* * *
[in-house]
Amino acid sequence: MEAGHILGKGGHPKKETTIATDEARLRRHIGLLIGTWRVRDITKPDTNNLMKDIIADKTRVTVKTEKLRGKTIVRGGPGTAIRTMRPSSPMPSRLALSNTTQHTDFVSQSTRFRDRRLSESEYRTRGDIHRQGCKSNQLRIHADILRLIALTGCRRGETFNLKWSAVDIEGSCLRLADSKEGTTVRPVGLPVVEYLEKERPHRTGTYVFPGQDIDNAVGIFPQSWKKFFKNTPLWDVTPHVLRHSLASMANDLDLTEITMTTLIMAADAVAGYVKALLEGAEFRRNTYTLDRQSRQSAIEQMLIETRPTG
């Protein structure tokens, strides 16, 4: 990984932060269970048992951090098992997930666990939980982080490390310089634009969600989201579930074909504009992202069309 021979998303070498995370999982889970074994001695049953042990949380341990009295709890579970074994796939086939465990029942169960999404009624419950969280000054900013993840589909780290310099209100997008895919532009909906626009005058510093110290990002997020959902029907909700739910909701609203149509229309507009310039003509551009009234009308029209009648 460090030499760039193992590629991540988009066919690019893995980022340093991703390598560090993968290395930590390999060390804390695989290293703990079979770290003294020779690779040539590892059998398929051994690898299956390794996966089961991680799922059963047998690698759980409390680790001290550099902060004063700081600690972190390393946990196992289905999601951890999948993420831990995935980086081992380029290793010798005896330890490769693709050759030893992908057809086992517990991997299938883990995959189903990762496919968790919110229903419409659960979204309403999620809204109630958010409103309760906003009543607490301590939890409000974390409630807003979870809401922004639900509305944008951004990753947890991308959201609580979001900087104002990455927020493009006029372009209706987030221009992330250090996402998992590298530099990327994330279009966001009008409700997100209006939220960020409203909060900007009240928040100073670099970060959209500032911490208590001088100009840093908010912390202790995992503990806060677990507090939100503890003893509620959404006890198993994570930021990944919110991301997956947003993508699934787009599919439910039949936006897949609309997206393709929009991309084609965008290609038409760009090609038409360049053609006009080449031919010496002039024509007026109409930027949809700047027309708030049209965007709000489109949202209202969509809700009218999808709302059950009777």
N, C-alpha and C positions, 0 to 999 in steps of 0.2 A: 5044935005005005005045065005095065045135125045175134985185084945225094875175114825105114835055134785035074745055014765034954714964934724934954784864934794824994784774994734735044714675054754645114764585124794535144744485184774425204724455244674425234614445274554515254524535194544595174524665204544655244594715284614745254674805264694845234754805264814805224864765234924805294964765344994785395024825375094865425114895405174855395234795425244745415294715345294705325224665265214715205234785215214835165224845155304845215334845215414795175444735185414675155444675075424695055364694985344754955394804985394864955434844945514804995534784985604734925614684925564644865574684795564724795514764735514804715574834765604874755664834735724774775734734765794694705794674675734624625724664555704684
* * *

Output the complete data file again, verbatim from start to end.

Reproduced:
[in-house]
Amino acid sequence: MEAGHILGKGGHPKKETTIATDEARLRRHIGLLIGTWRVRDITKPDTNNLMKDIIADKTRVTVKTEKLRGKTIVRGGPGTAIRTMRPSSPMPSRLALSNTTQHTDFVSQSTRFRDRRLSESEYRTRGDIHRQGCKSNQLRIHADILRLIALTGCRRGETFNLKWSAVDIEGSCLRLADSKEGTTVRPVGLPVVEYLEKERPHRTGTYVFPGQDIDNAVGIFPQSWKKFFKNTPLWDVTPHVLRHSLASMANDLDLTEITMTTLIMAADAVAGYVKALLEGAEFRRNTYTLDRQSRQSAIEQMLIETRPTG
């Protein structure tokens, strides 16, 4: 990984932060269970048992951090098992997930666990939980982080490390310089634009969600989201579930074909504009992202069309 021979998303070498995370999982889970074994001695049953042990949380341990009295709890579970074994796939086939465990029942169960999404009624419950969280000054900013993840589909780290310099209100997008895919532009909906626009005058510093110290990002997020959902029907909700739910909701609203149509229309507009310039003509551009009234009308029209009648 460090030499760039193992590629991540988009066919690019893995980022340093991703390598560090993968290395930590390999060390804390695989290293703990079979770290003294020779690779040539590892059998398929051994690898299956390794996966089961991680799922059963047998690698759980409390680790001290550099902060004063700081600690972190390393946990196992289905999601951890999948993420831990995935980086081992380029290793010798005896330890490769693709050759030893992908057809086992517990991997299938883990995959189903990762496919968790919110229903419409659960979204309403999620809204109630958010409103309760906003009543607490301590939890409000974390409630807003979870809401922004639900509305944008951004990753947890991308959201609580979001900087104002990455927020493009006029372009209706987030221009992330250090996402998992590298530099990327994330279009966001009008409700997100209006939220960020409203909060900007009240928040100073670099970060959209500032911490208590001088100009840093908010912390202790995992503990806060677990507090939100503890003893509620959404006890198993994570930021990944919110991301997956947003993508699934787009599919439910039949936006897949609309997206393709929009991309084609965008290609038409760009090609038409360049053609006009080449031919010496002039024509007026109409930027949809700047027309708030049209965007709000489109949202209202969509809700009218999808709302059950009777």
N, C-alpha and C positions, 0 to 999 in steps of 0.2 A: 5044935005005005005045065005095065045135125045175134985185084945225094875175114825105114835055134785035074745055014765034954714964934724934954784864934794824994784774994734735044714675054754645114764585124794535144744485184774425204724455244674425234614445274554515254524535194544595174524665204544655244594715284614745254674805264694845234754805264814805224864765234924805294964765344994785395024825375094865425114895405174855395234795425244745415294715345294705325224665265214715205234785215214835165224845155304845215334845215414795175444735185414675155444675075424695055364694985344754955394804985394864955434844945514804995534784985604734925614684925564644865574684795564724795514764735514804715574834765604874755664834735724774775734734765794694705794674675734624625724664555704684